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Natural sciences

Grade 8

Matter: classification

Module 15

Phase changes of matter

Prior Knowledge:

  • Matter has three phases: solid substances, liquid substances and gases

Class activity: reading skill

In the heart of a Cape winter

Adventurers went camping in the Cedar Mountains.

The night brought a fall of snow that

Glistened in the early morning light.

Slowly, surely, the ice was melted by the wintry sun

And water ran in rivulets to the riverbed.

A camper scooped up a billycan of the stream’s water

He struck a match to light his fire

And soon steam billowed from his billycan!

1. Name all the phases of water mentioned in the text – list all the descriptive words.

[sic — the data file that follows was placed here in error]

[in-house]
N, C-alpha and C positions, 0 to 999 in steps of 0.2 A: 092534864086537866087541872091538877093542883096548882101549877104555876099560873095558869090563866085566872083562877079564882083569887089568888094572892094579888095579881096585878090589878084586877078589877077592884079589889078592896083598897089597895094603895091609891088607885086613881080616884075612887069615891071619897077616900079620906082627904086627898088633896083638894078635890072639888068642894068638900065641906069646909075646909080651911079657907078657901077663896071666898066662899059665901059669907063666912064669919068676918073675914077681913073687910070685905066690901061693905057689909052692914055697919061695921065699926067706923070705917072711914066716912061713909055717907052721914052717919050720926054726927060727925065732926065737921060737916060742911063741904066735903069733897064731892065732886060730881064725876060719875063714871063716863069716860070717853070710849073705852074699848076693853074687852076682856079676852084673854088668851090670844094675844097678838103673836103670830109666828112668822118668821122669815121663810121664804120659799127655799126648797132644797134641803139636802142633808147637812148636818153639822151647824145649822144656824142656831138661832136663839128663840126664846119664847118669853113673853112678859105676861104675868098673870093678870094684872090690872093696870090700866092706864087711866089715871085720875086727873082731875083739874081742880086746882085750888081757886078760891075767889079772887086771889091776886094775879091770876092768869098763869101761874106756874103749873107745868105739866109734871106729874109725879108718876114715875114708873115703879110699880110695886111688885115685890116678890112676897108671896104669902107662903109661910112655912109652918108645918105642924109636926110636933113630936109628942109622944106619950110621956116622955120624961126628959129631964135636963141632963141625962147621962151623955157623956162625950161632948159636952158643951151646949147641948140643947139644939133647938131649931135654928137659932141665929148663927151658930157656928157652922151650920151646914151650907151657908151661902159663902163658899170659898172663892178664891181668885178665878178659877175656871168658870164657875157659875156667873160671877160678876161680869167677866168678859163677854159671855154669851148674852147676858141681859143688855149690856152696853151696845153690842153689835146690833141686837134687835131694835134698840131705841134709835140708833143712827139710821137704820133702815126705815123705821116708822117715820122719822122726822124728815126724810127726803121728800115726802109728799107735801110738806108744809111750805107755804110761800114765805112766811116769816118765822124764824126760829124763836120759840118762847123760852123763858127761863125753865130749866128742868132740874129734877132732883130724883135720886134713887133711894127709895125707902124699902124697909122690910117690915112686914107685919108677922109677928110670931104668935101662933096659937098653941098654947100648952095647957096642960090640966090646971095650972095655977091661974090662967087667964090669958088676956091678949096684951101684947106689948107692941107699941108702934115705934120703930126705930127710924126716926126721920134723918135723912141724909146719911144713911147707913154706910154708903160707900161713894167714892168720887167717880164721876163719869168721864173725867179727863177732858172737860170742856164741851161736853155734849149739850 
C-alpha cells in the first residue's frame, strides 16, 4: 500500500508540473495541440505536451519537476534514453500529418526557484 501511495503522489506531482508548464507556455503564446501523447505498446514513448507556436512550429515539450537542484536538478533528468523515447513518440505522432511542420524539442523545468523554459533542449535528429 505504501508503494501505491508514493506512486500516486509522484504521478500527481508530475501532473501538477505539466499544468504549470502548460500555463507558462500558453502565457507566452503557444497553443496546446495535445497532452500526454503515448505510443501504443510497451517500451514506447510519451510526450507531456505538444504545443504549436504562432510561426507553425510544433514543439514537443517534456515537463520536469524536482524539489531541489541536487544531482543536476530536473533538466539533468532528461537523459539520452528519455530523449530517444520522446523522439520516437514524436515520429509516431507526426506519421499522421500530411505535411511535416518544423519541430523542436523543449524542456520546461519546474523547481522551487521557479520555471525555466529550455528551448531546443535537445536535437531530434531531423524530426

2. Name the source of energy that causes:

a. the ice to melt

b. the water to steam

3. a. In which phase do particles of water have the greatest freedom of movement?

b. Which phase presents the strongest attraction between particles of water?

4. The phases of water are also an important part of nature, as the WATER CYCLE becomes possible because of it. Fill in the following:

The Water Cycle

6. The following illustrations represent phase changes. Explain what happens to the water in each instance:

Assessment of reading skills

Were you able to make the correct deductions from the text?

[LO 2.3]

Assignment

Find out the following:

(You could use the given web addresses or any other source for research.)

Why ice floats on water.– www.geocities.com (iceberg+ float)

How snowflakes are formed.– google.com (snowflakes)– www.edu.pe.ca/rural/chemist

Why alcohol (as in Schnapps or Witblits) does not freeze in the freezer.